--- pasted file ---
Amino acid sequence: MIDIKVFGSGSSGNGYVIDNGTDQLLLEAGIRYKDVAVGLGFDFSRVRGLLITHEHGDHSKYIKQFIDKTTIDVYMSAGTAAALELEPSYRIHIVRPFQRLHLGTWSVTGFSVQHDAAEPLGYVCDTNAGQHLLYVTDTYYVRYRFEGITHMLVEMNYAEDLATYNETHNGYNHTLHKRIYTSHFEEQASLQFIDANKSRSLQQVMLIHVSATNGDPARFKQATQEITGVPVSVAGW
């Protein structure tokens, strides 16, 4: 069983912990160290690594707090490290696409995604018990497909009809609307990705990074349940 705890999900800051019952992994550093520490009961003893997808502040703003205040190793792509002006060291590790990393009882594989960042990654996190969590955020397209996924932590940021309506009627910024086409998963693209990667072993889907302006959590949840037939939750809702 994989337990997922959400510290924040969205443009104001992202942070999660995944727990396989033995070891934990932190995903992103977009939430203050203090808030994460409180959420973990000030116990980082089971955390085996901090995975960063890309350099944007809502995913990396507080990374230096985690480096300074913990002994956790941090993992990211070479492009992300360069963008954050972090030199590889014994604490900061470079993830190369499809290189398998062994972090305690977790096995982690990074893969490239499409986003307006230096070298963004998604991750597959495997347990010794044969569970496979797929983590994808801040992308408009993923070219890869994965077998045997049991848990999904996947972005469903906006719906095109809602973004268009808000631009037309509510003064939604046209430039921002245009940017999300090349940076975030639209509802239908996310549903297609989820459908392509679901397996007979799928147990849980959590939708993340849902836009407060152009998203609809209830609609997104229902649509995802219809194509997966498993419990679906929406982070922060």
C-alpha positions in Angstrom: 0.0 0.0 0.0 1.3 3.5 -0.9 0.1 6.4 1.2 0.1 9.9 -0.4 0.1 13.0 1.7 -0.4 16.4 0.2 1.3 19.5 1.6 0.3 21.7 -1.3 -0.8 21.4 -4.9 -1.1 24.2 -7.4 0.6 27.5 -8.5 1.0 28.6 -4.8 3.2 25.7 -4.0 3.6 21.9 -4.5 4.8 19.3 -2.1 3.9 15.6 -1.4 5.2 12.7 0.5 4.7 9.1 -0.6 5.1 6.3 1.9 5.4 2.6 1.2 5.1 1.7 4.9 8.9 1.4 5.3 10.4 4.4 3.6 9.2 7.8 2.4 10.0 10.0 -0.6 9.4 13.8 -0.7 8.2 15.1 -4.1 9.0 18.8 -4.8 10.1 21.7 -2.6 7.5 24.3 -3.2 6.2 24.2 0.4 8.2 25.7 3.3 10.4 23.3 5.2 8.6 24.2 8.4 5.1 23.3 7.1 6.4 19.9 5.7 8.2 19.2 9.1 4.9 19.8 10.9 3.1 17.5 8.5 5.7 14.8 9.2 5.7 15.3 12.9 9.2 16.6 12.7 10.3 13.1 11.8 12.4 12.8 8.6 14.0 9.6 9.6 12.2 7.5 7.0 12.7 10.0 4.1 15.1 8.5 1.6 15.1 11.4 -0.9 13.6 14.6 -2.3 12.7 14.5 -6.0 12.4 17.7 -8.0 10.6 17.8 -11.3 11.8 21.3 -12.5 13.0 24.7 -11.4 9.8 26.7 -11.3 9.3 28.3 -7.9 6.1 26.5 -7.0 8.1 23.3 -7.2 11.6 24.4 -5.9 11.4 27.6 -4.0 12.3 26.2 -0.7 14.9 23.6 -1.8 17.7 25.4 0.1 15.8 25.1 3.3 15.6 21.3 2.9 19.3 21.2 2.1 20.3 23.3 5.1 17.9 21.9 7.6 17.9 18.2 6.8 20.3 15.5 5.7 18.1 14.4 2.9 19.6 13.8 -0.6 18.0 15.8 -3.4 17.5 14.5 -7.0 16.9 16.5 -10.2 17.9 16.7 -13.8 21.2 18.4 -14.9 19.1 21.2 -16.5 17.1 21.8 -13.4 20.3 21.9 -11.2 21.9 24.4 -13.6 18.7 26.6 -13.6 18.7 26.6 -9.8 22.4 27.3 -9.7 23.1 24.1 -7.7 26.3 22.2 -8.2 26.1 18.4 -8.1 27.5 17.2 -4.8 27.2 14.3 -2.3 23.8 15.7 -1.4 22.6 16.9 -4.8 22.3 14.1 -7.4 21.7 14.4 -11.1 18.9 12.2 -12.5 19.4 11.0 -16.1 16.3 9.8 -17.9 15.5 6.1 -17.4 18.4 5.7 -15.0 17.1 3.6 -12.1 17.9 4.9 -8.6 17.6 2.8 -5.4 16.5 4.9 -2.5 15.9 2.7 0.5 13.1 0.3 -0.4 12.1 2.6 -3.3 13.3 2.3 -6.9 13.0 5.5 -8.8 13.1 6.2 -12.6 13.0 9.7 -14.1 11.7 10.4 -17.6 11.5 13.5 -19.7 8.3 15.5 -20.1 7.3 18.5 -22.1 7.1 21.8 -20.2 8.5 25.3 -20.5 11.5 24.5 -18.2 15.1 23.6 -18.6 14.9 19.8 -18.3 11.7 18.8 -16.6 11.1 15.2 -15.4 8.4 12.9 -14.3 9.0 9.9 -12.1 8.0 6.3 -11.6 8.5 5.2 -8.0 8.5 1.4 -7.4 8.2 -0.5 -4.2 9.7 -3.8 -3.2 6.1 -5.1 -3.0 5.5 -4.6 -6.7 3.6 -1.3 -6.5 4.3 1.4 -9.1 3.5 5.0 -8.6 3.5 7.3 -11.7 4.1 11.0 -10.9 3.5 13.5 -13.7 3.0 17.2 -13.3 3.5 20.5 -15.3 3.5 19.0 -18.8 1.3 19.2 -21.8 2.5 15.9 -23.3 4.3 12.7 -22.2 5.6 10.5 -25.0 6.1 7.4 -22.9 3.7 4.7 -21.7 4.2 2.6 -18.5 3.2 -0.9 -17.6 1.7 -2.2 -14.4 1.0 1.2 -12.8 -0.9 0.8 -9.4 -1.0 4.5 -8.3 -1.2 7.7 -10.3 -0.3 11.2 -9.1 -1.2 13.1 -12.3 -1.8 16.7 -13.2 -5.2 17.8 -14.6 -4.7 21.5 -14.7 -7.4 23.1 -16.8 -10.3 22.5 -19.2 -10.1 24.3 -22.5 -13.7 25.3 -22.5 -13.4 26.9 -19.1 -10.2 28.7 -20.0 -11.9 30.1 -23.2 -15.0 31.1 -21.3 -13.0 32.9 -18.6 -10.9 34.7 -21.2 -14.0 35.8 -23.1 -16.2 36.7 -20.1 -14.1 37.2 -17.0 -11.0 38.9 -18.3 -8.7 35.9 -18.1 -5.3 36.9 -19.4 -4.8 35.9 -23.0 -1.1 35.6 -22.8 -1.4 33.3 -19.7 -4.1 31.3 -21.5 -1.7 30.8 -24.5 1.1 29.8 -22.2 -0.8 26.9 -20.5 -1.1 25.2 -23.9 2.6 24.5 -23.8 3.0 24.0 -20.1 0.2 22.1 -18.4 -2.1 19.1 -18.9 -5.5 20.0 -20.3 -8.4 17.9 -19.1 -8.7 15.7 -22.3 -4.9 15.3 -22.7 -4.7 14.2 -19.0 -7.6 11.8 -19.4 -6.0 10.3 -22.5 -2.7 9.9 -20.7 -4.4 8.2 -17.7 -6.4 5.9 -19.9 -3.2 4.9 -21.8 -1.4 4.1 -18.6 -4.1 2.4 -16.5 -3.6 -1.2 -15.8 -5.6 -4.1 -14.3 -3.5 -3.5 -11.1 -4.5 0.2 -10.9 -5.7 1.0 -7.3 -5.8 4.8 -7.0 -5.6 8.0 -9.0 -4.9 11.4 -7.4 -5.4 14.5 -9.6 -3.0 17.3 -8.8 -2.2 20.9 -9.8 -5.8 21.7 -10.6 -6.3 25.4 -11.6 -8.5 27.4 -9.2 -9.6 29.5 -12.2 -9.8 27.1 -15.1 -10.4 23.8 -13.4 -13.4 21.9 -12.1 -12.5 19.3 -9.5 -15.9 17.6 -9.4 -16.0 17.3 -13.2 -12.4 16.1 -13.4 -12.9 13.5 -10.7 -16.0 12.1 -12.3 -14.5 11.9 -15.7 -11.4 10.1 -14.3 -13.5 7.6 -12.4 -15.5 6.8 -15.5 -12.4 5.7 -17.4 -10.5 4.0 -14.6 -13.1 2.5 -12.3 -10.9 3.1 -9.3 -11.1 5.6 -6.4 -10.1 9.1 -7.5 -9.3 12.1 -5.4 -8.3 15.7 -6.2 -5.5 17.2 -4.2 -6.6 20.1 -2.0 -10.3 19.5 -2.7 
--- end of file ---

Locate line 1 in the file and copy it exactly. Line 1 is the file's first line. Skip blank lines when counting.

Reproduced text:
Amino acid sequence: MIDIKVFGSGSSGNGYVIDNGTDQLLLEAGIRYKDVAVGLGFDFSRVRGLLITHEHGDHSKYIKQFIDKTTIDVYMSAGTAAALELEPSYRIHIVRPFQRLHLGTWSVTGFSVQHDAAEPLGYVCDTNAGQHLLYVTDTYYVRYRFEGITHMLVEMNYAEDLATYNETHNGYNHTLHKRIYTSHFEEQASLQFIDANKSRSLQQVMLIHVSATNGDPARFKQATQEITGVPVSVAGW